Gaston Browne, prime minister, has declared that he has not received a “formal” report from Raju Boddu, the comptroller of customs, about the Michael Freeland auction scandal that unfolded in the ministry of finance. “I want to make it abundantly clear that there is no such report,” Browne said yesterday.
He reached out to the OBSERVER newsroom on Friday after it was published earlier this week that Boddu said he had given Browne the details on the matter in December. The prime minister’s denial is the latest development in the scandal surrounding former senator and former auctioneer Michael Freeland, who sometime in 2016 reportedly collected $119,866.50 in auction proceeds, failed to immediately surrender it to the Customs and Excise Division, and paid it back in installments in 2017.
Asked whether he had provided the prime minister with all the details of what happened between the time of auction and the reported repayment, Boddu said, “Yes.” He was speaking to an OBSERVER reporter earlier this week. “We have already given it in writing to the prime minister – what is the situation. The details have been provided to the prime minister,” Boddu said. However, Browne said yesterday, “It is true that the comptroller met with me in December to give me a report – a verbal one as to what transpired. What I have from him is a sheet of paper here with payments that were made.”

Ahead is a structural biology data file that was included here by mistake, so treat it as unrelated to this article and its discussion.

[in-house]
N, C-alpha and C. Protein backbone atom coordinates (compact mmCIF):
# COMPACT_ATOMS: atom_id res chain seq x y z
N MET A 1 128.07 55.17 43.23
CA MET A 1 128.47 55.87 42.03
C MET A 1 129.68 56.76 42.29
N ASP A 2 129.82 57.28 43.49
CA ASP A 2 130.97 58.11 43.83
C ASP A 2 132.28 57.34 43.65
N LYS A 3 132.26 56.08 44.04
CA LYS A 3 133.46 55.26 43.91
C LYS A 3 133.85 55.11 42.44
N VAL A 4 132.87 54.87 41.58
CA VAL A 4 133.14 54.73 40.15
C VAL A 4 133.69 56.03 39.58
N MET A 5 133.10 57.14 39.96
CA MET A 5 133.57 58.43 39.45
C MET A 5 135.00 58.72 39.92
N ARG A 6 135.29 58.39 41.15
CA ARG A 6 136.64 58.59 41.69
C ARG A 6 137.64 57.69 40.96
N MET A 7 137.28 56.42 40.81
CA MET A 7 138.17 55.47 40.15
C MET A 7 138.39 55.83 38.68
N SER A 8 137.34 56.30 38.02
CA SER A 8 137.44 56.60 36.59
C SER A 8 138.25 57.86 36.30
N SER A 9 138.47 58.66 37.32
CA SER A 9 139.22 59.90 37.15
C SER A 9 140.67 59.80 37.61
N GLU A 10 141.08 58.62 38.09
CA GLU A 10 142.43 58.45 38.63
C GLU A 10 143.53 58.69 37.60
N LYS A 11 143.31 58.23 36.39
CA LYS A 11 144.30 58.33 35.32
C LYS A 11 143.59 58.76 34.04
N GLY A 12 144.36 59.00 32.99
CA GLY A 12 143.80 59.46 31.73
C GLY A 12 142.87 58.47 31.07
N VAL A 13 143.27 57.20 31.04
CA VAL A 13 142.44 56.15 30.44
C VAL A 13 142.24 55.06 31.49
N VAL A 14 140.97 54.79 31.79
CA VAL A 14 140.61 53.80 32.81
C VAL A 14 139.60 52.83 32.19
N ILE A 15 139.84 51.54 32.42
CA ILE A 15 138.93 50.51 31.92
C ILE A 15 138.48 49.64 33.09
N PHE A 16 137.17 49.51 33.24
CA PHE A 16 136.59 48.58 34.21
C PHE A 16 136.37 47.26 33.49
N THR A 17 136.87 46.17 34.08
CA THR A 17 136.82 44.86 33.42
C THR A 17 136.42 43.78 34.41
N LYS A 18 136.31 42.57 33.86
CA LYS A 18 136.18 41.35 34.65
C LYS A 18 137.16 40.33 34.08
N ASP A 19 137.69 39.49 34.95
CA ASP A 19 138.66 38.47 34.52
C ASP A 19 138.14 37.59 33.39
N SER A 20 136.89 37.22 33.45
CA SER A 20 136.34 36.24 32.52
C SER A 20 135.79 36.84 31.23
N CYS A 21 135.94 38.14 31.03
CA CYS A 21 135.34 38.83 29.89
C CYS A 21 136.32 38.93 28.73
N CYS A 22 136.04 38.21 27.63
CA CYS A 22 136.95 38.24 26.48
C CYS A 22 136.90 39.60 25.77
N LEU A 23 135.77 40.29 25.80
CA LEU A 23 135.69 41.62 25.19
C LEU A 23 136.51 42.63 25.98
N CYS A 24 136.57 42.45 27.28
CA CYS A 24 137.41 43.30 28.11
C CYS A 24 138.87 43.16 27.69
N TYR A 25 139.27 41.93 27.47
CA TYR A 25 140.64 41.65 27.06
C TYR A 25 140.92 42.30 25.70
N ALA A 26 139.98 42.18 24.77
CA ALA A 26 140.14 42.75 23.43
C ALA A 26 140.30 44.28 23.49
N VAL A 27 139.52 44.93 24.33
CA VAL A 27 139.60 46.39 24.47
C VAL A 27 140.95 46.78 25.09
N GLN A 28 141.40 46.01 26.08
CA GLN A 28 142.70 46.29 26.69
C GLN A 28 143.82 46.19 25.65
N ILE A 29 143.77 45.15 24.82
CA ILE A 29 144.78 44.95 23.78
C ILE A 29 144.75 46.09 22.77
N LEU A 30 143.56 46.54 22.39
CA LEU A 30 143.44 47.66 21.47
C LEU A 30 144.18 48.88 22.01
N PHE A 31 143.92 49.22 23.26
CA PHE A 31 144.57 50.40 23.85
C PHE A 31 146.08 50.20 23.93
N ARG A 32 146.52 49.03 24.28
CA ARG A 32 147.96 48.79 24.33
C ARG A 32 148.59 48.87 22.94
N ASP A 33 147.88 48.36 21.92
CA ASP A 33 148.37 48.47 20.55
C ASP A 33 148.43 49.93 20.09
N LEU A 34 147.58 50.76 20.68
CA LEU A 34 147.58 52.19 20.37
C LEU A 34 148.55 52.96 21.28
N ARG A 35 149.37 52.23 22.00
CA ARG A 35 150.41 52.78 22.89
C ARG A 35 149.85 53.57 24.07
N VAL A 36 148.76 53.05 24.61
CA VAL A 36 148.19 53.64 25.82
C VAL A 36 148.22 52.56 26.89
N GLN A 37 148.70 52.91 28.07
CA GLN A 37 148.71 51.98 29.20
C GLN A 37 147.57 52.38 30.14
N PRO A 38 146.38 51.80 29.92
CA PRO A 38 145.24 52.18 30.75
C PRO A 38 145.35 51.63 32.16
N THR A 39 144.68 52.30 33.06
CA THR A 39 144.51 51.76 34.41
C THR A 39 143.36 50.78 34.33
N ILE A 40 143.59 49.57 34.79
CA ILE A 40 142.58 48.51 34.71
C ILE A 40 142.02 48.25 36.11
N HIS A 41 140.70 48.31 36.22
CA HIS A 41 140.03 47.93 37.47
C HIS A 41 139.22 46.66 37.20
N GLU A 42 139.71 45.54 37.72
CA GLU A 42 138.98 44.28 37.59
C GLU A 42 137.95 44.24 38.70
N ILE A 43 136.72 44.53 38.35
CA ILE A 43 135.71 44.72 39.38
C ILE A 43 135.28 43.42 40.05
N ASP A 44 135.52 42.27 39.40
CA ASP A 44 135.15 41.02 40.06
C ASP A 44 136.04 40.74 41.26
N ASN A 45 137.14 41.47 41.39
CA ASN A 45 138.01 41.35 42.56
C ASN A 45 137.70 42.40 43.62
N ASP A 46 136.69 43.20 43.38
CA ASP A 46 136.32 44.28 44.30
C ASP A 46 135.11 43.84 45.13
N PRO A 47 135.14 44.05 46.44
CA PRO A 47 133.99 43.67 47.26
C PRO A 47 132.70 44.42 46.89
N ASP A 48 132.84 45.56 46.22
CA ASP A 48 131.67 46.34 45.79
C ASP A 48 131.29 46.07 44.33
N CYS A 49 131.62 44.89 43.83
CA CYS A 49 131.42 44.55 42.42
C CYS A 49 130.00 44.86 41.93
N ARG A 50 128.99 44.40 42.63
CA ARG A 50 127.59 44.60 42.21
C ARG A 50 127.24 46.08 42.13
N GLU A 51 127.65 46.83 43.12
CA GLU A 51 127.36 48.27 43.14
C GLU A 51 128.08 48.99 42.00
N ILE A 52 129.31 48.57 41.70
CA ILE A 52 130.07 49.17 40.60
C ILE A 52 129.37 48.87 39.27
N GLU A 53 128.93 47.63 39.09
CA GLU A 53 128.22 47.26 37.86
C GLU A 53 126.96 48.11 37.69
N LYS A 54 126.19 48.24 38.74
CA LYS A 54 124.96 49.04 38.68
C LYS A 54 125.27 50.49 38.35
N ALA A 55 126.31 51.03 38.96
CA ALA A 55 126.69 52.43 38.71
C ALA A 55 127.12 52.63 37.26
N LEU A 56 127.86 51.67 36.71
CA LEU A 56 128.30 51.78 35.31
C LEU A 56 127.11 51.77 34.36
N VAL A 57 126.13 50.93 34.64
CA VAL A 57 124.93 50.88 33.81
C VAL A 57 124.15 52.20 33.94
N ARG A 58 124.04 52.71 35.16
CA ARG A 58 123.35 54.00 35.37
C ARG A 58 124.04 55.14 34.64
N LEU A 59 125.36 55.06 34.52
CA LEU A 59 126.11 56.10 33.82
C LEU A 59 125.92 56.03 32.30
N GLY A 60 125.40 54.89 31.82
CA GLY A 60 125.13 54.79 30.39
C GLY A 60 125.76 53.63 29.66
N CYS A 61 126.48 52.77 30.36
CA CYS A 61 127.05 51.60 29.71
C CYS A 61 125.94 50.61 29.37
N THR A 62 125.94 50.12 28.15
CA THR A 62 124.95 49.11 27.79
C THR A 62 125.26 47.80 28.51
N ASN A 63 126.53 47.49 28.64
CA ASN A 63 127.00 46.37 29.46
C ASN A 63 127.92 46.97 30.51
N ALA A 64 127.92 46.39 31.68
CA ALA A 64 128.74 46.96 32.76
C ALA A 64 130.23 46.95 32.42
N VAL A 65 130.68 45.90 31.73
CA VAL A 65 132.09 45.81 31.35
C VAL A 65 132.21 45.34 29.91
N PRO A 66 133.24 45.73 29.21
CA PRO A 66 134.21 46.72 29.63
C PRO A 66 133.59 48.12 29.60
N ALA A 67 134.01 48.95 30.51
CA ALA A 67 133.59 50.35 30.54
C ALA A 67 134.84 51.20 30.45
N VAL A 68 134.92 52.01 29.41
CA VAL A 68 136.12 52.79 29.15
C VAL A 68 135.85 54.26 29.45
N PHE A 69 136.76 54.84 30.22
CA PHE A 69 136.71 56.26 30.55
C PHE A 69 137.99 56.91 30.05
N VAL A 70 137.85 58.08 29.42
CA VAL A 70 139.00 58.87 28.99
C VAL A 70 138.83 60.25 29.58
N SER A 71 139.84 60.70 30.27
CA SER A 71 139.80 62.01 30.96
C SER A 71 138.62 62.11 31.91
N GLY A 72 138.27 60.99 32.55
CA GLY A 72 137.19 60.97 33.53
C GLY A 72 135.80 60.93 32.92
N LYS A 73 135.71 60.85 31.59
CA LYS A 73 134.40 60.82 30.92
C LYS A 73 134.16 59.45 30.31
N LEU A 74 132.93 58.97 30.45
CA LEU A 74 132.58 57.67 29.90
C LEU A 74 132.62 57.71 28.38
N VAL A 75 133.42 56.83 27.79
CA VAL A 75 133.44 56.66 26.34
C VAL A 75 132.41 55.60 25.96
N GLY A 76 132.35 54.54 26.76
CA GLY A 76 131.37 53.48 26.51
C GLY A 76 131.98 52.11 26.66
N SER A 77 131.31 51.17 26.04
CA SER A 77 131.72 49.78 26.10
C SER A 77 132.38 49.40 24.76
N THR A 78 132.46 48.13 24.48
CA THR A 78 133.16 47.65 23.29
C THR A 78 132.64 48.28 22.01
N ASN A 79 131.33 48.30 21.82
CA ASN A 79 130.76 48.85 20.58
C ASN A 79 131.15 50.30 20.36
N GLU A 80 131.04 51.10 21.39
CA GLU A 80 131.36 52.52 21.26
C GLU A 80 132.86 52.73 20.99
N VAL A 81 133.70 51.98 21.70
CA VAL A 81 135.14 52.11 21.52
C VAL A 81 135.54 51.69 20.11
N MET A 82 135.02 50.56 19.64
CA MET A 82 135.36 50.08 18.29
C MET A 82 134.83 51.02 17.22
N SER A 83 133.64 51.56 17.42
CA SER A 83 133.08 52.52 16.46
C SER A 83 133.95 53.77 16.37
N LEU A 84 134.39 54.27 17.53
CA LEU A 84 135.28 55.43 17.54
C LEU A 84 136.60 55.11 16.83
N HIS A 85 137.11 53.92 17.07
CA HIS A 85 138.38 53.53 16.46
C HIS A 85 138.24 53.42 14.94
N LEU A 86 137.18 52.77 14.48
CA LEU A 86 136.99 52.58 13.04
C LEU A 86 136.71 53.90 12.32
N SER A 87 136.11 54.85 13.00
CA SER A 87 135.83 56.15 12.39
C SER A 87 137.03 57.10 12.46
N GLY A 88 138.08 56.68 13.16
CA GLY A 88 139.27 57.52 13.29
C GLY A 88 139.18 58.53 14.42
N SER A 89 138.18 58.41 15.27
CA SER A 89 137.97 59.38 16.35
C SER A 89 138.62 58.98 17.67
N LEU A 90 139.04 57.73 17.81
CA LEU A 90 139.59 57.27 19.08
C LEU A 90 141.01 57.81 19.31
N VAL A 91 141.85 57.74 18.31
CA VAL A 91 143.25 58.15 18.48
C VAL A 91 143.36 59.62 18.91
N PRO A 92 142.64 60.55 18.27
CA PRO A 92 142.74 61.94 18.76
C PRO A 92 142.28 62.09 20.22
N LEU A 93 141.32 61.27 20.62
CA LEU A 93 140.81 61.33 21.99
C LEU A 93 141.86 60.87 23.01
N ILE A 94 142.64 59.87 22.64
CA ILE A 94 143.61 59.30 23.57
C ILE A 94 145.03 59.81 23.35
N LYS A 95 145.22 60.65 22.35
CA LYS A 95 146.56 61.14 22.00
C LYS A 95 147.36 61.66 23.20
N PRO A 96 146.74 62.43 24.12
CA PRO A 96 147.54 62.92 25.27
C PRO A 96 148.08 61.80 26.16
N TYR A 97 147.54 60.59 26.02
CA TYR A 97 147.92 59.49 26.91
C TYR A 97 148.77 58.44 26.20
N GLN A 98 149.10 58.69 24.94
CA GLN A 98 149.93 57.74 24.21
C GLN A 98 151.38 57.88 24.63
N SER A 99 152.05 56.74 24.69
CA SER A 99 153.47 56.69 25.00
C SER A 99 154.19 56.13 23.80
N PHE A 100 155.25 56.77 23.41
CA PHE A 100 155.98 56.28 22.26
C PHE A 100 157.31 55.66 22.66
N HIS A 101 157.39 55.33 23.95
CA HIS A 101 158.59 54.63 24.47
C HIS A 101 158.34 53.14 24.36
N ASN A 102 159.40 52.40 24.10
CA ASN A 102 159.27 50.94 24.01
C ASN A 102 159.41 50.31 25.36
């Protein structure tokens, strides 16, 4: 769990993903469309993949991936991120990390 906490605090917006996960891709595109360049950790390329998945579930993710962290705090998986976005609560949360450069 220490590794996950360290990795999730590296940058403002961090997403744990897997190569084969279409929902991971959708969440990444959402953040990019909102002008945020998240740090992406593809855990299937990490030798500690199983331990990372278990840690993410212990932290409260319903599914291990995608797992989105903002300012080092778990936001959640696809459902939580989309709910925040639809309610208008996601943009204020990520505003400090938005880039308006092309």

Additionally, the prime minister said he could “confirm once again” that Freeland gave back the money. He asserted that there was “nothing further to report” and the matter was “a dead issue.” He also said those who continue to seek answers about the scandal have a “fetish.” He added that “it is a form of disrespect” that he “as the prime minister” should be asked to answer for “how the funds were spent.” However, it has never been confirmed by anyone that the funds were “spent”.
All that has ever been said is that Freeland failed to surrender the money in one instance, and that he subsequently repaid the sum in installments. Freeland resigned from the Senate on December 31, 2017, without explaining what happened to the money. However, another official, Senator Lennox Weston, later asserted that the money was stolen from Freeland, though this account is yet to be corroborated. Meanwhile, Browne expressed the view that resigning from the senate was “the ultimate price” which Freeland paid for failing to surrender the funds and refusing to explain himself to the public.
The prime minister also said that he, Browne, had never “had any discussion with the police about the matter.” This week, Gisele Isaac, chairwoman of the United Progressive Party and Joanne Massiah, member of parliament and political leader of the Democratic National Alliance (DNA) both asserted that upon Freeland’s failure to surrender the money in 2016, the comptroller should have notified the police.
The two women also asserted that Browne should have done the same once he became aware of the matter. However, Browne told the reporter who interviewed him, “Y’all need to allow the issue to rest. There is nothing further to report.”